Exploring the life of wild rabbits in the Derbyshire countryside

PUBLISHED: 00:00 03 September 2019

(c) Paul Hobson

(c) Paul Hobson

Paul hobson

Paul Hobson takes a look at the life of a common mammal that is facing a new threat

(c) Paul Hobson(c) Paul Hobson

Rabbits or White Rabbits are words which many of us choose to usher in the first day of a month. Opinions vary as to whether they should be the first words spoken that day or said before midday, but saying them is meant to bring good luck. In some cultures carrying the foot of a rabbit was also believed to bring good fortune. Probably not for the rabbit who once used it for hopping about, but I suppose not many of us have one buried in the fluff at the bottom of our pockets or handbags nowadays. Beatrix Potter's Peter Rabbit is a delightful children's book that is familiar to most of us and it's difficult to avoid the Easter bunny, who seems to be appearing in our shops earlier each year. So I think it's safe to say that rabbits appear in many aspects of our lives.

Coney is an old, medieval name for a rabbit. It was originally used only for adult rabbits, while the name for a young rabbit - now often referred to as a kitten - was actually rabbit. This then morphed into using the name coney for all ages, until more recently when we took a backwards step and began to just call them rabbits.

In the wild, rabbits are one of the most common mammals in both Derbyshire and Britain as a whole. Whilst a lot of their life is nocturnal they love nothing better than to graze in the late afternoon or early morning, which makes them one of the more visible and watchable mammals in the county.

The social life of a rabbit is complicated and, like all mammals that readily form large groups or colonies (warrens), tension is never far from the surface. When the warren becomes full, underground space, where the rabbit is safer away from the eyes of predators, is at a premium. Only the tougher and more experienced bunnies can defend their own burrow. Younger and weaker adults often have to live far more on the surface, or leave to create new warrens elsewhere.

(c) Paul Hobson(c) Paul Hobson

Rabbits not only have to contend with the aggressive and complicated lives of other bunnies but also the ever vigilant attention of many predators such as foxes, stoats, weasels, badgers, buzzards, owls and even herons. Many bunnies never make their first birthday, but they support so many other species both directly and indirectly.

Where rabbit populations are large, and they can quickly become so, they have an incredible impact on the local ecology. Rabbits are selective grazers. They don't eat all vegetation equally, selecting only those species they find tasty. This means that the natural flora of an area, such as that in many of our fantastic limestone dales that are populated by rabbits, is often wildflower rich and less choked by the more aggressive grass species. Rabbits also have a tendency to nip out young trees, which again keeps the environment open. So by managing their surroundings to create conditions best suited for themselves they are landscape creators.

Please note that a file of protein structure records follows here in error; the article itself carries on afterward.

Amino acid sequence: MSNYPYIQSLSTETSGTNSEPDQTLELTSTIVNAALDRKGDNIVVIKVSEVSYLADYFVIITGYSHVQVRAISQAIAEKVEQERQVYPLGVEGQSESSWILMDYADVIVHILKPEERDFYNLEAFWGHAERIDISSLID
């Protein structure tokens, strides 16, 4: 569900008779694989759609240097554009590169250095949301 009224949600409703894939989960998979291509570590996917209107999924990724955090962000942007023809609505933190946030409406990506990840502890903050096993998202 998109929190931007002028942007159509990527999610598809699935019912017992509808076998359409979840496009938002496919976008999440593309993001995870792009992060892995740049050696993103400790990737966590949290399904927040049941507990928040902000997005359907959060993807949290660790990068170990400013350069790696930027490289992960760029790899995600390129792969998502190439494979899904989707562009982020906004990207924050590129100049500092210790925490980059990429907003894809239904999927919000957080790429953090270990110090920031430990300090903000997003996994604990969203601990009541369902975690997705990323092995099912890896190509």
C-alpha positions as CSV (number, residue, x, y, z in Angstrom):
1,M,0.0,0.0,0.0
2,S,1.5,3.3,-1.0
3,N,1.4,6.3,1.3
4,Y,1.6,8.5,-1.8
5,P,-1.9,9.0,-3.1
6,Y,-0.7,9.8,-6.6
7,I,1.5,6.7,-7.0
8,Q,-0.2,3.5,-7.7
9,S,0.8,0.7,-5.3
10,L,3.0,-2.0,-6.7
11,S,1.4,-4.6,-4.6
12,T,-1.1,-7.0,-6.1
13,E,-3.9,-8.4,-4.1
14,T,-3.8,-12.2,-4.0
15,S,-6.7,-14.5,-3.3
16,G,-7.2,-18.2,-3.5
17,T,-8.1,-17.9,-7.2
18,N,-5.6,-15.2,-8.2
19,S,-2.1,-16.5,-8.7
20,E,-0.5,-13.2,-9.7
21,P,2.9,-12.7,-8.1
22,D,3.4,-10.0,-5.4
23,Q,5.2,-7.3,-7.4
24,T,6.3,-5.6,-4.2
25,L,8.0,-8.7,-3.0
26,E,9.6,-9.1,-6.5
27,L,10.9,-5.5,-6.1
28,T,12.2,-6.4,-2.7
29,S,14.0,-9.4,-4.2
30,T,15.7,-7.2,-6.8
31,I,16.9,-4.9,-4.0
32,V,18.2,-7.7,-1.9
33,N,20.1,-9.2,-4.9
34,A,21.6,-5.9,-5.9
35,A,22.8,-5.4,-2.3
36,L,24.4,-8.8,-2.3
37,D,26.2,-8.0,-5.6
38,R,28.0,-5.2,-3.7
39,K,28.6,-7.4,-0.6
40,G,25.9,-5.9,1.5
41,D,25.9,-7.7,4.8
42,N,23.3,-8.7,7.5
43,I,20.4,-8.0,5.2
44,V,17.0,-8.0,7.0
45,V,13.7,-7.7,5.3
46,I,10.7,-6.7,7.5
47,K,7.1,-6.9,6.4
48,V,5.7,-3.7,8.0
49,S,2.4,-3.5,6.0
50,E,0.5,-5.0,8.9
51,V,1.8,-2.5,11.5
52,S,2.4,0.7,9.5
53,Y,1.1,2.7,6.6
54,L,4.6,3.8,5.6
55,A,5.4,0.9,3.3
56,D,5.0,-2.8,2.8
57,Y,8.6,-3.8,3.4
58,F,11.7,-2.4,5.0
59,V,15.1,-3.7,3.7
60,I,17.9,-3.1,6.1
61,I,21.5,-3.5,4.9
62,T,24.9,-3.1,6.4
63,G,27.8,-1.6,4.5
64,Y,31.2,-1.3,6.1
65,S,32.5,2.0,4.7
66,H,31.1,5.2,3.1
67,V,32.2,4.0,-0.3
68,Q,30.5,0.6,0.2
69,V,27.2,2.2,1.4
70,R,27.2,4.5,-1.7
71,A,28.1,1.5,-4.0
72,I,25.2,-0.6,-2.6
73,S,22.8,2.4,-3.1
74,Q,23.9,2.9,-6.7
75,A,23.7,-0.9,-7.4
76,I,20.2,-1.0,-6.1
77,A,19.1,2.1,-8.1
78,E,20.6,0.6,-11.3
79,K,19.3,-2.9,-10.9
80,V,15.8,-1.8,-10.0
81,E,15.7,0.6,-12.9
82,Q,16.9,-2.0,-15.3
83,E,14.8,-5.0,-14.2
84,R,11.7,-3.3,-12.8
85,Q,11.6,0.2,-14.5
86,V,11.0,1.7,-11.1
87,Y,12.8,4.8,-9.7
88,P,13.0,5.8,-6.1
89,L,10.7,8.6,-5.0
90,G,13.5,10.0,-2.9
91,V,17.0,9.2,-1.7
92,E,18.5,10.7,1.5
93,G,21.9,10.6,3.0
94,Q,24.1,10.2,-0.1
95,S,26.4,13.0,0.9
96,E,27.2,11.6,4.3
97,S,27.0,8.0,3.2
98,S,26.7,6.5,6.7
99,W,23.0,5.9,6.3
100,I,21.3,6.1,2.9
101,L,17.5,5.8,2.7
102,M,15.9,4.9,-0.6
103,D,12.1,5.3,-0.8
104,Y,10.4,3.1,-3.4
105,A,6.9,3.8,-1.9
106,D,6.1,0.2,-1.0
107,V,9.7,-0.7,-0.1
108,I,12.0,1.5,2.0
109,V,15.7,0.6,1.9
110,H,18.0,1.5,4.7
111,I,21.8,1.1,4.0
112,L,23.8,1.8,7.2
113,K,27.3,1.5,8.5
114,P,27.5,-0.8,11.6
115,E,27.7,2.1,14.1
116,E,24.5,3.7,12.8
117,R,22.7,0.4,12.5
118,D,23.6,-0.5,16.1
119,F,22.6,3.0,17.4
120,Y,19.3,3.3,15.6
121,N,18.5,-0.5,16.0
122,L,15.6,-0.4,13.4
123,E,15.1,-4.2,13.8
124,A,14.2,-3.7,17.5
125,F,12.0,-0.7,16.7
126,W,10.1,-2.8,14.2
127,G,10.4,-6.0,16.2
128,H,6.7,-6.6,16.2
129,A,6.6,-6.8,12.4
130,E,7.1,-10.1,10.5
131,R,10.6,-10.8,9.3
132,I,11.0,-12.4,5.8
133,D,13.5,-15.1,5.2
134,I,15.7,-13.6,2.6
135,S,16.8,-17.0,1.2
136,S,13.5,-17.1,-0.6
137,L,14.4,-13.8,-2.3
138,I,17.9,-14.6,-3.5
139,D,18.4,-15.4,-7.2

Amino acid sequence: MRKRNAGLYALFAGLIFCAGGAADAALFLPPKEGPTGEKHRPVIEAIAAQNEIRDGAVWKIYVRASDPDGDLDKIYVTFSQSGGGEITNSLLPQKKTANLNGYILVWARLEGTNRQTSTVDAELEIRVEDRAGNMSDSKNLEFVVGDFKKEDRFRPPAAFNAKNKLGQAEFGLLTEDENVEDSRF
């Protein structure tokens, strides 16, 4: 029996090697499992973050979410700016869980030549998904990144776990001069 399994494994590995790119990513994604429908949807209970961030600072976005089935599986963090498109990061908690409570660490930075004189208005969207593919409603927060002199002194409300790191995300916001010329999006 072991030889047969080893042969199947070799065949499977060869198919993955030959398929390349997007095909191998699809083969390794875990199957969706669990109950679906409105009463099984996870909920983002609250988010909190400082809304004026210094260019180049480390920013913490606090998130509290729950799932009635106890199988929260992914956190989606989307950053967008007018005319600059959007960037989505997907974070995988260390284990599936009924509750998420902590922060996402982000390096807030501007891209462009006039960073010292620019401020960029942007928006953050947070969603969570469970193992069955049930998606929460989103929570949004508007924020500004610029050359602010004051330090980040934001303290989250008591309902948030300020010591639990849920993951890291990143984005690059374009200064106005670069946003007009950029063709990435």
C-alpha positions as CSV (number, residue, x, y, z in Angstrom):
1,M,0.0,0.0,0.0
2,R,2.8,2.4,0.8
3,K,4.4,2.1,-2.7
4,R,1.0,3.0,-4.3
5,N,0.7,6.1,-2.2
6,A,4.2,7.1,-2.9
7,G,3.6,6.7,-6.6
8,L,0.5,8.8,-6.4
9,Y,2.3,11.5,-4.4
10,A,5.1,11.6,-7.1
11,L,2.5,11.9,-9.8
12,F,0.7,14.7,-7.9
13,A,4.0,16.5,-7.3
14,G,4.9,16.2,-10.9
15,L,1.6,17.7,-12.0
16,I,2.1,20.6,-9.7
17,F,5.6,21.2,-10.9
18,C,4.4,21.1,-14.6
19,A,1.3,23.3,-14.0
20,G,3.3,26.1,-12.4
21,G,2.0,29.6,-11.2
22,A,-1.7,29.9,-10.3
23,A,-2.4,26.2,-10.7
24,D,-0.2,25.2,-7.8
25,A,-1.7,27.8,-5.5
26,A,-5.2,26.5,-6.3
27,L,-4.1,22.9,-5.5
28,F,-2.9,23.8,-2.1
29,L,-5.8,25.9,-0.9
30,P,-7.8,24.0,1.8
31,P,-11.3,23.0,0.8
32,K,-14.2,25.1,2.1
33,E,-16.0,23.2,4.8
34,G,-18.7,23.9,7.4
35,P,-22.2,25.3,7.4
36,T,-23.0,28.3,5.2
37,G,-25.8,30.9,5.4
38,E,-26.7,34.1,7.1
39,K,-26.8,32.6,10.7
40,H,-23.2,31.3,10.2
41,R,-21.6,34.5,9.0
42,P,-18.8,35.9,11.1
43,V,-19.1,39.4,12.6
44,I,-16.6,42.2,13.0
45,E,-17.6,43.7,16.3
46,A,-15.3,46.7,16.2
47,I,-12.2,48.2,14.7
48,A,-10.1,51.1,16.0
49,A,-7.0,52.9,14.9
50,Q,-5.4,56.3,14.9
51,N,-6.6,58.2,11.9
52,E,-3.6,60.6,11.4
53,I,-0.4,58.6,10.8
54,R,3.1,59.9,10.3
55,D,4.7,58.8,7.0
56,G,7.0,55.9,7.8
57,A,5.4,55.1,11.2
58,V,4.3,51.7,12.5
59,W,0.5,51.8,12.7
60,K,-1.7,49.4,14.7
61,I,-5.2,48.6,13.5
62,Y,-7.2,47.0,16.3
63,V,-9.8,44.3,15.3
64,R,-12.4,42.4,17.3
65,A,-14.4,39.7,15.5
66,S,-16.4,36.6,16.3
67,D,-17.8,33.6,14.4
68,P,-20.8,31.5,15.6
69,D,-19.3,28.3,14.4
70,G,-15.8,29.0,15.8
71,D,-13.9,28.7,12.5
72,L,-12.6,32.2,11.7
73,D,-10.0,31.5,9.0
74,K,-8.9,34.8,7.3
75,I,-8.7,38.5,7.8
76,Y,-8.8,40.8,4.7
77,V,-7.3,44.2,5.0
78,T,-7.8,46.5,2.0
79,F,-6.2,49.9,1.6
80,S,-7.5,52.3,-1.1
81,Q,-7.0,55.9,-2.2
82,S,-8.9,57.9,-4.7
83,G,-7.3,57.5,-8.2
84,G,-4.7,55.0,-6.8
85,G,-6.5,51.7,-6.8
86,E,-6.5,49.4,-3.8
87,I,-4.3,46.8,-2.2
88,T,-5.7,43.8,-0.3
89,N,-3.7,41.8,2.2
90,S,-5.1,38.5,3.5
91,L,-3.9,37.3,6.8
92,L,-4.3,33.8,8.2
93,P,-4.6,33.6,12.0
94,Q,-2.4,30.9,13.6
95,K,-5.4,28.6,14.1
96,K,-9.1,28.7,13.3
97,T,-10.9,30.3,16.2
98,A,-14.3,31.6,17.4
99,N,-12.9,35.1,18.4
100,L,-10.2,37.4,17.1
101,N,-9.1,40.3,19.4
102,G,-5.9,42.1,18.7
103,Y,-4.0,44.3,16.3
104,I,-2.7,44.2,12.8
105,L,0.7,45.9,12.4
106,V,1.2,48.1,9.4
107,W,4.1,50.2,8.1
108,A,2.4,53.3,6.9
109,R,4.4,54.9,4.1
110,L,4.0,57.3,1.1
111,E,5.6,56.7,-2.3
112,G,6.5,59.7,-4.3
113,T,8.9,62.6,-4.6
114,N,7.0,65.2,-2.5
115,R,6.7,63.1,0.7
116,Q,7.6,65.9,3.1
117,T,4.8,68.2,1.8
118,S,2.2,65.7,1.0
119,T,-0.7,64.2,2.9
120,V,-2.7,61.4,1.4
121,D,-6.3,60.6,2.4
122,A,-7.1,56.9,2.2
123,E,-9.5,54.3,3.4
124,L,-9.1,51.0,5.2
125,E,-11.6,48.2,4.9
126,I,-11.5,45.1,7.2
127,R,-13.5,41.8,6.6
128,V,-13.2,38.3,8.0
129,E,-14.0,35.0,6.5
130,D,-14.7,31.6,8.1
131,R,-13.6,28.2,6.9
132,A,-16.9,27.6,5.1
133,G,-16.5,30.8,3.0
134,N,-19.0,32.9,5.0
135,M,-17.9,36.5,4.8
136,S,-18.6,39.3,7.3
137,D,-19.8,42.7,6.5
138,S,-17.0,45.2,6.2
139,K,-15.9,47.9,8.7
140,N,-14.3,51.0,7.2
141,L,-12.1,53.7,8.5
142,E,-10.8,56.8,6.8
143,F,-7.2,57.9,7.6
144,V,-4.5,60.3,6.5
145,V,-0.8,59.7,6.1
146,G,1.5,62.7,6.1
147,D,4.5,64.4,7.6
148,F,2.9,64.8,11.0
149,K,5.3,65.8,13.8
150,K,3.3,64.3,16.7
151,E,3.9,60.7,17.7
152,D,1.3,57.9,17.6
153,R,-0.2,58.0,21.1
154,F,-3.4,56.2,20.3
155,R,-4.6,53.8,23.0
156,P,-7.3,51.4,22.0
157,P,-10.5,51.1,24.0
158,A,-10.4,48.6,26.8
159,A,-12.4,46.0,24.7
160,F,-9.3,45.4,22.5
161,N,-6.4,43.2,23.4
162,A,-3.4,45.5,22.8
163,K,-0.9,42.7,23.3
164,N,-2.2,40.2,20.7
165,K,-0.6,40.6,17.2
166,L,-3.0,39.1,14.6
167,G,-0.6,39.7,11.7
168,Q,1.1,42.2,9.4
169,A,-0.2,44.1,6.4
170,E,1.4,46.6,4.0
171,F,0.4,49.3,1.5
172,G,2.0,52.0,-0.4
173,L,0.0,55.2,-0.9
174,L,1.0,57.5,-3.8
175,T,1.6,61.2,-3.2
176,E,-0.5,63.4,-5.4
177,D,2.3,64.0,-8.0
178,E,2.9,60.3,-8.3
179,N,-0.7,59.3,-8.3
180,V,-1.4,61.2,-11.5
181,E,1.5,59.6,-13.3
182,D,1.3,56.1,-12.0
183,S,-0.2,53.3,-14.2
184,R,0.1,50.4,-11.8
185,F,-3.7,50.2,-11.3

Rabbits were introduced by the Normans so have only been here for just shy of a thousand years, which may be a long time in human terms but is a short one ecologically. However, they have had a great impact on our green land. Worldwide, wild rabbits have spread across the globe due to human intervention and now live in all the continents apart from Antarctica.

In some ways it seems that rabbits have a good life but the fact that they make fantastic casseroles, provide excellent clothing and are a serious pest mean it's no surprise that we have turned our hands, bows, ferrets, snares and guns against them for many centuries.

(c) Paul Hobson(c) Paul Hobson

In modern times, however, we have unleashed two huge and devastating diseases on them, neither of which was government sanctioned. The first, myxomatosis, appeared in Kent in 1953 and was deliberately spread by placing dead, infected rabbits into warrens across the county and probably beyond. The effect was an incredible pandemic that killed more than 90 per cent of Britain's rabbits. However, they are nothing but tenacious and with a natural resistance the population grew again, although it has never reached anything like the huge population of the 1940s. Myxomatosis is still here and rabbit populations are held in check continuously by repeated outbreaks of the virus.

The second disease to affect rabbits appeared in Britain in 2013. It's incredibly lethal and known as Rabbit Haemorrhagic Disease (RHD) and is caused by the calicivirus. This new threat first appeared in China in 1984 and has spread both deliberately and inadvertently throughout the globe. RHD usually kills over 90 per cent of any rabbit population but oddly the disease didn't affect rabbits younger than a month old. However, a new strain has appeared in Britain, RHD-2 and this does kill the kittens as well. So far we are not sure of the effect that this young disease will have on the country's, and county's, rabbit population. The effects will be viewed differently by various interest groups ranging from farmers to ecologists.

Reducing Derbyshire's bunny population can be argued to be a positive thing. They do eat a lot of crops and can be a serious pest in woodlands. However, they are an integral part of our natural fabric and so many other species are now dependent on them. It is to be hoped that RHD will behave in the same way myxomatosis does, controlling the excessive populations but in the long run not affecting too much the fortunes of other species. Only time will tell. u

(c) Paul Hobson(c) Paul Hobson

Vaccinations are available from vets to protect pet rabbits from myxomatosis, RHD-1 and RHD-2.

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